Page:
Posts tagged: Synthesizer

106.js: Roland Juno-106 emulation in your browser!

A virtual analog Roland Juno-106 by Steven Goldberg using WebAudio and Web MIDI

106.js: Roland Juno-106 emulation in your browser!

Polyphonic and MIDI enabled, meaning you can hook up a midi keyboard and controller and use the synth without having to look at the screen or use your computer’s keyboard. If you’d like to check out the source, it’s an open-source project on Github where you can also find the manual if needed.

You can play with it here, or own my own site, Synthles, where I’ve installed it as well!

 

 

Synthles: The Synthesizer Instructor

Today I’m launching a new service: The Synthesizer Instructor!

SynthLes flyer By Bureau Sculptaal

Where you can learn about the use of synthesizers. From desktop to full modular, audio & midi routing to sound design. One on one on a consultancy basis or in group classes, ideal for schools and bands! You want to learn how to use them and I got the knowledge to help you progress. Check out the synth instructor website for more information (in Dutch). Or check out Facebook and Twitter.

MFB synthesizers, picture by Vivid Suit


Flyer design by Bureau Sculptaal.

Photography by Vivid Suit.

 

Preview: Caustic 3 (Android)

Caustic 3, Android’s most advanced music workstation yet

Caustic 3 Mixer

Some of the improvements are a more detailed piano roll (32/64th notes anyone?!), being able to reorganize devices and of course new sound sources. In fact, many new devices! An organ emulator (pictured far below), an FM synthesizer and even a fully modular synthesizer (pictured below) to name a few. The master section, pictured left, has also been expanded with a new parametric equalizer and limiter while the original master reverb/delay combo is still in place, however with much more controls and much improved reverb/delay algorithms. Which is a posh way of saying “they sound better”.

 

Caustic 3 Modular Frontside

 

For what the app has to offer it feels like having Reason in your pocket. Caustic’s virtual rack might not be as modular as Reason’s it does compare nicely in sense of completeness. But it has it’s own merits that Reason doesn’t have, like a static flanger, Organ synthesizer* and of course ‘fitting in your pocket’. (*Reason might have those features now-a-days, I’m familiar with Reason up to version 5.)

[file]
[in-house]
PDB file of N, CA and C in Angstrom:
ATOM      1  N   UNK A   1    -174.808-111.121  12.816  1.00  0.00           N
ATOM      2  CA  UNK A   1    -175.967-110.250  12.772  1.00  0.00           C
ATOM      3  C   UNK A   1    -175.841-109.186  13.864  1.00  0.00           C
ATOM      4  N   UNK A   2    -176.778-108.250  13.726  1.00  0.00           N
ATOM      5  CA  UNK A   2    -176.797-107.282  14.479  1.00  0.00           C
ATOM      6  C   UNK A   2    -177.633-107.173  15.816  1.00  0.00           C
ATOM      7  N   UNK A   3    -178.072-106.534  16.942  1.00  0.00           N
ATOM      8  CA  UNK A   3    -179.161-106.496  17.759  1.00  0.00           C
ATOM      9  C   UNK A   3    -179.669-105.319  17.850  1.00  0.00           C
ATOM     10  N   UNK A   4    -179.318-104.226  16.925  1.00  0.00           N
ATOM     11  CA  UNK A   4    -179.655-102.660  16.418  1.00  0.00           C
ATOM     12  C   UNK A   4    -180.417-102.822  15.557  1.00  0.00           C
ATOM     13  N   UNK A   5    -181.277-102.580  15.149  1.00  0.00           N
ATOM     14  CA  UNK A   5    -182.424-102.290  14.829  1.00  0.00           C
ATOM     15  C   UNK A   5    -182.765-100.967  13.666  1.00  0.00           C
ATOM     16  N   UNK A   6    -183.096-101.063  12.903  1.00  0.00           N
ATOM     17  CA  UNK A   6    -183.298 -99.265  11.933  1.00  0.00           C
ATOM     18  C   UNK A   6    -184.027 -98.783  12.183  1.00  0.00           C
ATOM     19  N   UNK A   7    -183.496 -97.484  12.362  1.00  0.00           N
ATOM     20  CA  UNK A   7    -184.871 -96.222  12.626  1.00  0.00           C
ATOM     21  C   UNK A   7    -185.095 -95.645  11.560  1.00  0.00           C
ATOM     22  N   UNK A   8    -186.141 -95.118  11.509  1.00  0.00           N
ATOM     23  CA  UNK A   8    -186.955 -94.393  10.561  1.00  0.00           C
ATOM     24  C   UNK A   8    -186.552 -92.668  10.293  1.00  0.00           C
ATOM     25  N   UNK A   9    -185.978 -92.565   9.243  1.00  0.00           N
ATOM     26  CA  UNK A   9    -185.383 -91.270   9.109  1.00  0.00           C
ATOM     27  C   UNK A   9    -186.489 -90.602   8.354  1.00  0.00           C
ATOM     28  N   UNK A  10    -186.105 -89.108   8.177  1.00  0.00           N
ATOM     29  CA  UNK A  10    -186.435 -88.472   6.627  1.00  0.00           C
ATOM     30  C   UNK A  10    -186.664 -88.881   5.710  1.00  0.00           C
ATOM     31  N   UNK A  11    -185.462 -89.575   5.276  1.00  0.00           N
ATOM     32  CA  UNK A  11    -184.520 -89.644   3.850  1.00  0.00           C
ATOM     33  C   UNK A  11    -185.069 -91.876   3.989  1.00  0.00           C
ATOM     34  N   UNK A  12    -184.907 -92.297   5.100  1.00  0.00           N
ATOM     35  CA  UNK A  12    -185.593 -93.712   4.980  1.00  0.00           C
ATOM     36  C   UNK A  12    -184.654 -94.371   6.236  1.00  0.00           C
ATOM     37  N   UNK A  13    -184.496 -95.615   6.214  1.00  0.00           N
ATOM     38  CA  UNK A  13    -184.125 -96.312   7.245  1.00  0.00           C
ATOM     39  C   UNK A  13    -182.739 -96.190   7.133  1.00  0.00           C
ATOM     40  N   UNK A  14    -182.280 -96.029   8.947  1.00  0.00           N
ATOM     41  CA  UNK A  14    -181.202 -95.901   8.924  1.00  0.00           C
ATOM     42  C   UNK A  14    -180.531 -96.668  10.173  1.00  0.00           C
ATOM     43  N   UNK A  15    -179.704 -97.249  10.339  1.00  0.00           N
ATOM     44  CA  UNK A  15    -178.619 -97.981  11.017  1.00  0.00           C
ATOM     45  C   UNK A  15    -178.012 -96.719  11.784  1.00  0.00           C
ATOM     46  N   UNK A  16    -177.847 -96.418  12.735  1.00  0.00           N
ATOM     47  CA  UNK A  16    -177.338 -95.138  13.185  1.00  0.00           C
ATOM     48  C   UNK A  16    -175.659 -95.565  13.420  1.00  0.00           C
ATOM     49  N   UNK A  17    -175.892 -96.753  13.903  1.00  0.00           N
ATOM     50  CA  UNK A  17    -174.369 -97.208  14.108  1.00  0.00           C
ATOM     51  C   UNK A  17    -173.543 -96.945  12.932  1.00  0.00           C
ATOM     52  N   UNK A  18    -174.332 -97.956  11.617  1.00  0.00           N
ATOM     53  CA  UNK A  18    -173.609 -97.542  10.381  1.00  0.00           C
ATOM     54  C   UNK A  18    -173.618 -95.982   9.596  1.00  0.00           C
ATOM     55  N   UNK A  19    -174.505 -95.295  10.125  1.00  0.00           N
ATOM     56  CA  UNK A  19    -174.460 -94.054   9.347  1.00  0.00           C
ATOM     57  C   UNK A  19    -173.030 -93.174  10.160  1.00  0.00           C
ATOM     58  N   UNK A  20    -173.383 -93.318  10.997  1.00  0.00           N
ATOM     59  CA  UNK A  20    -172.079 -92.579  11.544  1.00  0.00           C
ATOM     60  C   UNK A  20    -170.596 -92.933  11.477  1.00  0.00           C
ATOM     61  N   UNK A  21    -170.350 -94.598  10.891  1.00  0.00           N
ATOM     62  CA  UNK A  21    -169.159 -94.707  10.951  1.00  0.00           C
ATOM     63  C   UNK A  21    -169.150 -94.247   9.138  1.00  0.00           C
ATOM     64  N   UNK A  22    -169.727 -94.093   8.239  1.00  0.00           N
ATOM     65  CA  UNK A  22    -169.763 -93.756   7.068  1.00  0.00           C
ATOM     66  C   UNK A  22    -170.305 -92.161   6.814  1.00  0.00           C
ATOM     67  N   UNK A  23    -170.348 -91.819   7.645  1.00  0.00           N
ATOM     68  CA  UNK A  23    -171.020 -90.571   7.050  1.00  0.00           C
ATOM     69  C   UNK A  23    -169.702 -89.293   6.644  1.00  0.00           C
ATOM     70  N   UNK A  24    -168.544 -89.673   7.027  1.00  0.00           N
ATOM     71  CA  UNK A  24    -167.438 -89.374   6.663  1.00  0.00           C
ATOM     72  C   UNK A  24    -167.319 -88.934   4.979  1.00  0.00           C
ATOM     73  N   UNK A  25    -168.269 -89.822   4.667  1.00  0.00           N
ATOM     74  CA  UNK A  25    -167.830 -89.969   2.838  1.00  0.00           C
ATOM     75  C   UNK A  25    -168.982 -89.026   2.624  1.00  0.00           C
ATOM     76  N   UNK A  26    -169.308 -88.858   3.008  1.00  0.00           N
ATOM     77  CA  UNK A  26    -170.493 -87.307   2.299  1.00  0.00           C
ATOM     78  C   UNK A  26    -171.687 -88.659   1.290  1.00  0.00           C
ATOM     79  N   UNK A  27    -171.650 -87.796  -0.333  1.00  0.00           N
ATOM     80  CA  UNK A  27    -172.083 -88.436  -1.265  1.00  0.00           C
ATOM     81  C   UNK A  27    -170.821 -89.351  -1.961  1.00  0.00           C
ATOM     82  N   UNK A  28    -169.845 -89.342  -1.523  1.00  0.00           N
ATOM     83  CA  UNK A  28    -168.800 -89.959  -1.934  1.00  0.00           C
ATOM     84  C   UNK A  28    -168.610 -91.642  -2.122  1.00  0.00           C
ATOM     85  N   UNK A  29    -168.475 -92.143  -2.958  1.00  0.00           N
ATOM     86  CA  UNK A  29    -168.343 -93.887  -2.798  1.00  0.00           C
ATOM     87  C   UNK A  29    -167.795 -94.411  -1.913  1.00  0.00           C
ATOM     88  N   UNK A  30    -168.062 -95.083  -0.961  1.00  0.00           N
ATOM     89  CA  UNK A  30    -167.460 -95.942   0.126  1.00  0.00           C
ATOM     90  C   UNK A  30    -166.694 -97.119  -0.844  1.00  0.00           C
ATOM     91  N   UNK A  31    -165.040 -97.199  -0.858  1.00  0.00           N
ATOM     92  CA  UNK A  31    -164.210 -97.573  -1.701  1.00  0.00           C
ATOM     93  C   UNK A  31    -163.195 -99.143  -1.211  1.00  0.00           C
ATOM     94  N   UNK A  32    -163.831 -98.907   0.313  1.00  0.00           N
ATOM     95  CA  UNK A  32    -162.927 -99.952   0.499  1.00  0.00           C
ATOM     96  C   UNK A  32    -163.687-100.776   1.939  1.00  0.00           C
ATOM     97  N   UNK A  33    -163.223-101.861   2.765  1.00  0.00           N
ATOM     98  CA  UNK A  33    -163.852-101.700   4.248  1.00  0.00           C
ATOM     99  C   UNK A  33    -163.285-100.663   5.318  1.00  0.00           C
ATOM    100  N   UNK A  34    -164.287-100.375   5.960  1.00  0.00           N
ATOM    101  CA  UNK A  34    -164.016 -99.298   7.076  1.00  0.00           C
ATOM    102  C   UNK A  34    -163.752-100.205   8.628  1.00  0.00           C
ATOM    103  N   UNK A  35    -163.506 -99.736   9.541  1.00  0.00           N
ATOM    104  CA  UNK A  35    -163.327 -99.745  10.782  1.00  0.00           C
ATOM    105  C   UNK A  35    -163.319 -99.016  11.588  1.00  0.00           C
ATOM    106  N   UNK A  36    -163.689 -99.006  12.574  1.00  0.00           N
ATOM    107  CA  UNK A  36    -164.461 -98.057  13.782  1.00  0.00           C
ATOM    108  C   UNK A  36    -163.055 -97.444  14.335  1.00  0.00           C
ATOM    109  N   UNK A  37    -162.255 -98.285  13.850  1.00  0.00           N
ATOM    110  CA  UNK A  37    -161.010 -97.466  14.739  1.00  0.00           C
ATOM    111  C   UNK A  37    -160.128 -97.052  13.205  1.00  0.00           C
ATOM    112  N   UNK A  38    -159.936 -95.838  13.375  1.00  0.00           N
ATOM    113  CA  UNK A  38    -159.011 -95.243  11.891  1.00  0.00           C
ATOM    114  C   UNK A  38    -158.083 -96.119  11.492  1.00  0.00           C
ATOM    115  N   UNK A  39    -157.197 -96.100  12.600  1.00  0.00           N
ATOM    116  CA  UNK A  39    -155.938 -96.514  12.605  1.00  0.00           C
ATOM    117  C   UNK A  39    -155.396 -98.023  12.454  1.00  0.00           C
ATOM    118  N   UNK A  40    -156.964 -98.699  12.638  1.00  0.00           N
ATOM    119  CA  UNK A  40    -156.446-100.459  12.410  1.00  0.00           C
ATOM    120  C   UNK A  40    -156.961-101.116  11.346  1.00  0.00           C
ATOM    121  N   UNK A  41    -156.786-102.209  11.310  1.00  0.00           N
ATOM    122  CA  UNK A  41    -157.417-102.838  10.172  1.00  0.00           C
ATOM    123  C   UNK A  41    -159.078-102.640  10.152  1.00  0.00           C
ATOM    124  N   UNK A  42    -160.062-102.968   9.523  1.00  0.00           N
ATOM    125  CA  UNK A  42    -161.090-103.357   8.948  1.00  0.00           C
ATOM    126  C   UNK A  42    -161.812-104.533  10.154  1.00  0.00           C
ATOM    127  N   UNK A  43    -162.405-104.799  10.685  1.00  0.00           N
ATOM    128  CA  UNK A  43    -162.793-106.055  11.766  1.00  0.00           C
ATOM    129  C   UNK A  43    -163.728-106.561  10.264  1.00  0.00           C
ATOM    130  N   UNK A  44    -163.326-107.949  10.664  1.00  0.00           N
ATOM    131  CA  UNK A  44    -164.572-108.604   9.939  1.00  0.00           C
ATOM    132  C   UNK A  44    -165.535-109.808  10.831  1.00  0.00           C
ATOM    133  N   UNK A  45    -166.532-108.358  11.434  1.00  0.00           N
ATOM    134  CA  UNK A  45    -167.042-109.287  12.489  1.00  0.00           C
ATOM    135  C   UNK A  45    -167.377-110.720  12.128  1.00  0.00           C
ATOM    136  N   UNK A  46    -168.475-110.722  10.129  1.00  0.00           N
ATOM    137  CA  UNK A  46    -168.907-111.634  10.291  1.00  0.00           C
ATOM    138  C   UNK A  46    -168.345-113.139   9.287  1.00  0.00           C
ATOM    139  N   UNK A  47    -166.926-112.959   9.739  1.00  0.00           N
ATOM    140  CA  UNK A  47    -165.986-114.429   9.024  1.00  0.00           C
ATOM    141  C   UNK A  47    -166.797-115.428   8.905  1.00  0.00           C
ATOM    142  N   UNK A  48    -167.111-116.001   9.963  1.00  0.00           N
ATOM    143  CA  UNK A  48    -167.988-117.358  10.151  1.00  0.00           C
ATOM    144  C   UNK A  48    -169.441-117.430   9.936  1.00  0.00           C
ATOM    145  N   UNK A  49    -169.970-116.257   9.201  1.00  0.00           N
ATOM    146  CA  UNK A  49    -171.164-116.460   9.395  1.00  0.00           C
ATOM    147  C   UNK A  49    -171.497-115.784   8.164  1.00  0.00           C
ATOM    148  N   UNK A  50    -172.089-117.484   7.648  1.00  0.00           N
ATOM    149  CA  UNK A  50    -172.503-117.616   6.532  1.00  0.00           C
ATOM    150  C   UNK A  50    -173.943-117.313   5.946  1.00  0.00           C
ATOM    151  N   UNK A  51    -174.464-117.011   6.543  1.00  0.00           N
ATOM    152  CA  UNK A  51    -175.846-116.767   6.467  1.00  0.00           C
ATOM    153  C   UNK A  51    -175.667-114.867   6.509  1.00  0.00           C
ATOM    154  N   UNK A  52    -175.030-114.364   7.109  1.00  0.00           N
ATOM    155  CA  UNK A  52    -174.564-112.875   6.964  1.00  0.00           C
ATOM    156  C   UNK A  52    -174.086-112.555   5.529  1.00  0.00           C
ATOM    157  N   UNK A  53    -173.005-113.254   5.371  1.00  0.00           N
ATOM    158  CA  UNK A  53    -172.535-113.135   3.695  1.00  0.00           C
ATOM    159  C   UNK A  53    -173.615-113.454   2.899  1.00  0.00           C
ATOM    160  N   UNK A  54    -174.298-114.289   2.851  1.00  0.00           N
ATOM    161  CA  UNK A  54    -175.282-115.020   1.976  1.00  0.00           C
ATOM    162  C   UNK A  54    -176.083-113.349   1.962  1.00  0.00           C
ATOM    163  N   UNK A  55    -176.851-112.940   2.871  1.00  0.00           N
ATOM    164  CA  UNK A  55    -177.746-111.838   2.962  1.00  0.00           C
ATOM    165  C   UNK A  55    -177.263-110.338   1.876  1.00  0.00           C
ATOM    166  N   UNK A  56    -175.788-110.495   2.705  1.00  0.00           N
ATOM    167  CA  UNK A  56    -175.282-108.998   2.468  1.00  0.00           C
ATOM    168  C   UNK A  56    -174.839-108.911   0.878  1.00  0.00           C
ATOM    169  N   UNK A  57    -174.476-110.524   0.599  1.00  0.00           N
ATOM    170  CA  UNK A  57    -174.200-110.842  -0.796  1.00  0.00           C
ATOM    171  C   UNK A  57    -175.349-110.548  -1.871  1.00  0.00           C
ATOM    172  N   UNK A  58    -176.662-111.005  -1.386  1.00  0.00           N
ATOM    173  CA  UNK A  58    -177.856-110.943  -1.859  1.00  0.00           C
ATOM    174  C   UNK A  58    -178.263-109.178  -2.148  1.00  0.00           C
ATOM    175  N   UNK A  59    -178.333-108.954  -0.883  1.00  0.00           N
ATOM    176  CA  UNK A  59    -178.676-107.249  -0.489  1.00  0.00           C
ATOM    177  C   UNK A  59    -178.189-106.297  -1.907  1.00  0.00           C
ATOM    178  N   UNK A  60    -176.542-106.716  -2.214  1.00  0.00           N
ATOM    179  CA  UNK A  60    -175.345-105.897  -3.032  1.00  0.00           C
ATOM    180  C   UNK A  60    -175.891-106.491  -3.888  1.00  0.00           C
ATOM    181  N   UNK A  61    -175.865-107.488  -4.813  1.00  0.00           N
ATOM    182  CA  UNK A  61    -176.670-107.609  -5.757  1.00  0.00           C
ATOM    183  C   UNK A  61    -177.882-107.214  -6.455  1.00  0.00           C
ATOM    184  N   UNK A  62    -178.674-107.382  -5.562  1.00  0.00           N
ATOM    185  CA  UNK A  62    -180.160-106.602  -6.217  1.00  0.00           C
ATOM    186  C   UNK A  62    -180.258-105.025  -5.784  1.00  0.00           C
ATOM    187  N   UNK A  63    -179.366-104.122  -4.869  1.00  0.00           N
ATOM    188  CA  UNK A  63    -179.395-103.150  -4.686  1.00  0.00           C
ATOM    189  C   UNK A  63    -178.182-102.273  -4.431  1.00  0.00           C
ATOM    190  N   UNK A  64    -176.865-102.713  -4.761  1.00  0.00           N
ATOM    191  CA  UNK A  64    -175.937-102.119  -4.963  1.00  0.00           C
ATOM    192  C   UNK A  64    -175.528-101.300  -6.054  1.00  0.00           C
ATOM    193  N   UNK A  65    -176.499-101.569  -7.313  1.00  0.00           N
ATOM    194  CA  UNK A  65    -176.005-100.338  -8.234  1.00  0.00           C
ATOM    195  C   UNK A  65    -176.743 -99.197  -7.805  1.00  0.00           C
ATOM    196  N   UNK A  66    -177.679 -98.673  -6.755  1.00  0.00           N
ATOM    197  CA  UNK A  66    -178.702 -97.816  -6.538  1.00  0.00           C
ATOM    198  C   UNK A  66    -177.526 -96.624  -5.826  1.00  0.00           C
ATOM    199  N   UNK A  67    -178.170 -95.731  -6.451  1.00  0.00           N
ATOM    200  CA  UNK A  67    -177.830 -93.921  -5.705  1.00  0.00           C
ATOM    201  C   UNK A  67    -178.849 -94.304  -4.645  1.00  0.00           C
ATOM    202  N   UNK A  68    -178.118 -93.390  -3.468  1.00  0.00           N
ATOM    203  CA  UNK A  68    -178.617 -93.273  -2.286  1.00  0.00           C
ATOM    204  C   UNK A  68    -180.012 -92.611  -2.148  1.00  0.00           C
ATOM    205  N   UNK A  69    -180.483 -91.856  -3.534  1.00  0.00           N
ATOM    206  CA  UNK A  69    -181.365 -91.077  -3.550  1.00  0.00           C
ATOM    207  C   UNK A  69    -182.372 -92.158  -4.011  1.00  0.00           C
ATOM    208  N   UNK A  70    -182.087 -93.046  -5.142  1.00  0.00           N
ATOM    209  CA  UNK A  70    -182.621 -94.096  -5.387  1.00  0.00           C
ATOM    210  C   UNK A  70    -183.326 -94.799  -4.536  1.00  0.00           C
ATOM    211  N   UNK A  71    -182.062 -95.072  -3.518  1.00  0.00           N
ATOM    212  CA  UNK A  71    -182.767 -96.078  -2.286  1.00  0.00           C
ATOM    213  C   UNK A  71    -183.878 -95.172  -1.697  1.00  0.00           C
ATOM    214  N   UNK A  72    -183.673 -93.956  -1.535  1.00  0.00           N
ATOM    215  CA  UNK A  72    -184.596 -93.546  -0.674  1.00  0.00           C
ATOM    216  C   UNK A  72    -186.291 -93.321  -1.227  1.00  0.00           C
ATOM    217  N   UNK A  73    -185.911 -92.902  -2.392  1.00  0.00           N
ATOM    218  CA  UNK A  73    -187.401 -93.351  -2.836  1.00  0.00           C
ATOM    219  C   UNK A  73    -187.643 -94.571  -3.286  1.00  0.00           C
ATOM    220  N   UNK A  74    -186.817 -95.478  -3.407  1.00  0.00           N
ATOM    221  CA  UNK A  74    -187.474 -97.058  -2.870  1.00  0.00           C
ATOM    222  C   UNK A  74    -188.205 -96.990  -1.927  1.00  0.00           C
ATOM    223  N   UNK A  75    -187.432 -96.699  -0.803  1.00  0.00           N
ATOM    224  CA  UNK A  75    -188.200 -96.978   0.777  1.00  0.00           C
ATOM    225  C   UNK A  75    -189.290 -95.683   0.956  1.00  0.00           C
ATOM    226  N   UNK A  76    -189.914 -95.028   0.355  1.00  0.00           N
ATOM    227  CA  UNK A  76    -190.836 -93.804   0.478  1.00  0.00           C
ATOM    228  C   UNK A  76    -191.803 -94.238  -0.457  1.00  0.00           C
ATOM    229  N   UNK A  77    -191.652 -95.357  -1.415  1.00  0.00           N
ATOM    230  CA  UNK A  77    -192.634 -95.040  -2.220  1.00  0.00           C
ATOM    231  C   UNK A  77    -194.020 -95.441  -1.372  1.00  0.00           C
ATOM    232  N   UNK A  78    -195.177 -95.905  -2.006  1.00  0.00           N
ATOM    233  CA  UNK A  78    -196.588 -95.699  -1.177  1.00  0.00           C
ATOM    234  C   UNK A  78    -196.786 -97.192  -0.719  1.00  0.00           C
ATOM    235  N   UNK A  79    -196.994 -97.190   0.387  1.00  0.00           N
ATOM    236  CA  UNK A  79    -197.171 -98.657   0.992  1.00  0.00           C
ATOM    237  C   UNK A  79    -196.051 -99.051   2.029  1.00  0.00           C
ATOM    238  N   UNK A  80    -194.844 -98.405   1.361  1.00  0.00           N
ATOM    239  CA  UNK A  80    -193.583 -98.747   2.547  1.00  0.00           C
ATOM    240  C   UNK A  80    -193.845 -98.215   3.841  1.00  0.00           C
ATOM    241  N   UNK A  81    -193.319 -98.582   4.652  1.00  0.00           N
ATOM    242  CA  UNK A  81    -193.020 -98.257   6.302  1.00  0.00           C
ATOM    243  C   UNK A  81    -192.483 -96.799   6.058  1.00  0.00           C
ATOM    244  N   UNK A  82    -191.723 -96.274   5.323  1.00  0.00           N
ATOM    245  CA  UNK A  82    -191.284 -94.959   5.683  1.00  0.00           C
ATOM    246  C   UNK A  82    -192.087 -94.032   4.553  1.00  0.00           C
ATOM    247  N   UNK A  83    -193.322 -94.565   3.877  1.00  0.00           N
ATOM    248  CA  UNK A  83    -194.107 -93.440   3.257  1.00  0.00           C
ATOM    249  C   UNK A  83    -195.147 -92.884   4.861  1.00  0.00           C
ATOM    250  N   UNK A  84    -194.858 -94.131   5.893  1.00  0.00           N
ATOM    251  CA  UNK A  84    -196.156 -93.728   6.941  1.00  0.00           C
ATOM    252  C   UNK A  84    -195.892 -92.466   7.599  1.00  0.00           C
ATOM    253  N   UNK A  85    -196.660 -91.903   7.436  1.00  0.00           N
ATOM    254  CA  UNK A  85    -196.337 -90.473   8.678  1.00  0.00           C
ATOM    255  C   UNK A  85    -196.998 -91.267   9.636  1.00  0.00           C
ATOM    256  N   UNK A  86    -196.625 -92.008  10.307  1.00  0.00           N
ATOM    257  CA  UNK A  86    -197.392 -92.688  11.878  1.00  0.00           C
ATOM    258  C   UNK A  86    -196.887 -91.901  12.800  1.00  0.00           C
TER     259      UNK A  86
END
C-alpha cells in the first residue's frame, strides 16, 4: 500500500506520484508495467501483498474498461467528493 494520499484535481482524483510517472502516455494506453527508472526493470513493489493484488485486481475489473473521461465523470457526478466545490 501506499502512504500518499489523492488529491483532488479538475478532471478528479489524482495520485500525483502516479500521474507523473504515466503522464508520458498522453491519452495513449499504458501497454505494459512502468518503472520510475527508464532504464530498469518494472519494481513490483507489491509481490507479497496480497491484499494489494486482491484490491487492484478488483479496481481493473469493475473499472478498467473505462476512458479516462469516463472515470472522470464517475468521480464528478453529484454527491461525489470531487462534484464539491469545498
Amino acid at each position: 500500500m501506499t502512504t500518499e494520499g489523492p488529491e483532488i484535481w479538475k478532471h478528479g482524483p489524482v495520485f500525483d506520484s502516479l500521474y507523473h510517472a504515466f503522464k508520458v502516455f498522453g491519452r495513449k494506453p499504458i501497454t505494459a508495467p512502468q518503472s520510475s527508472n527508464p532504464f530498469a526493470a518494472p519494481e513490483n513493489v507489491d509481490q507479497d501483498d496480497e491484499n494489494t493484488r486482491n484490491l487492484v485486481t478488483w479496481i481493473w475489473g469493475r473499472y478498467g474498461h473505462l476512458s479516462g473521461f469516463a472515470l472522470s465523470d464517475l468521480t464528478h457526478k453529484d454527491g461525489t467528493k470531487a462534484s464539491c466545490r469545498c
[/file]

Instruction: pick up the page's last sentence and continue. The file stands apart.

Caustic 3 Modular Backside

 

If you buy an unlock key for Caustic 2, it’ll also work on Caustic 3. The price will surely rise when the third installment comes out (if not, it deserves a price-raise), so get in early and familiarize yourself with the controls of Caustic 2.

For more info about Caustic, like news updates, it’s manual, and a user forum head on over to http://www.singlecellsoftware.com/.

 

Caustic 3 Organ

Note: The pictures in this preview say RC3, however I’m currently already on RC4. Improvements and maybe even enhancements beyond RC4 can still be made, and as such I might do a review on the full version later.

Review: MFB 522 Drumcomputer

MFB offers a cool boom for little buck

Being very positively impressed by both the Nano- and Microzwerg, I decided to have a go with the little 522 as well. Offering a full drumkit with it’s kick-drum, snare, clap, tomtom, conga, cowbell, clave, cymbal, hi-hat and rimshot (but no clash) I decided to see what makes it tick. (Cue: Rimshot, Cl… ah dammit!)

MFB-522 Drumcomputer

Offering the same sound-set as the Roland TR-808 it offers instant appeal to producers on a budget, so let’s round up the similarities and differences: Like the 808 the tomtom and conga cannot be played simultaneously. The 522 offers midi however and has separate outputs for the kick, a combined output for snare and rimshot, clap, hi-hat and a combined stereo output for the sounds without a separate output or without a patch-cable inserted. The TR-808 has an output for each sound. Unless patched every sound comes out of the stereo output by default. So, does it sound like the 808? Mmmyeano, probably not. Maybe. You can expect similar results from the Propellerhead Kong drum designer by using the analog parts or with an analog (semi-)modular synthesizer. It sounds thinner and less tinny than you might be used to from an 808, but then again, most 808 sounds and samples out there have already been processed with compression or amplification. The 808’s inner circuitry probably had a lot to do with it’s familiar sound and like the Roland TB-303 there are already too many discussions on as to ‘why it sounds like it sounds’. Plugging the MFB-522 into a distortion pedal or compressor yields very similar results as you might expect from the ol’ Roland. And there the comparison should end. The MFB is a drumcomputer in it’s own right albeit probably marketed at people who lack an analog 1980’s model in their collection.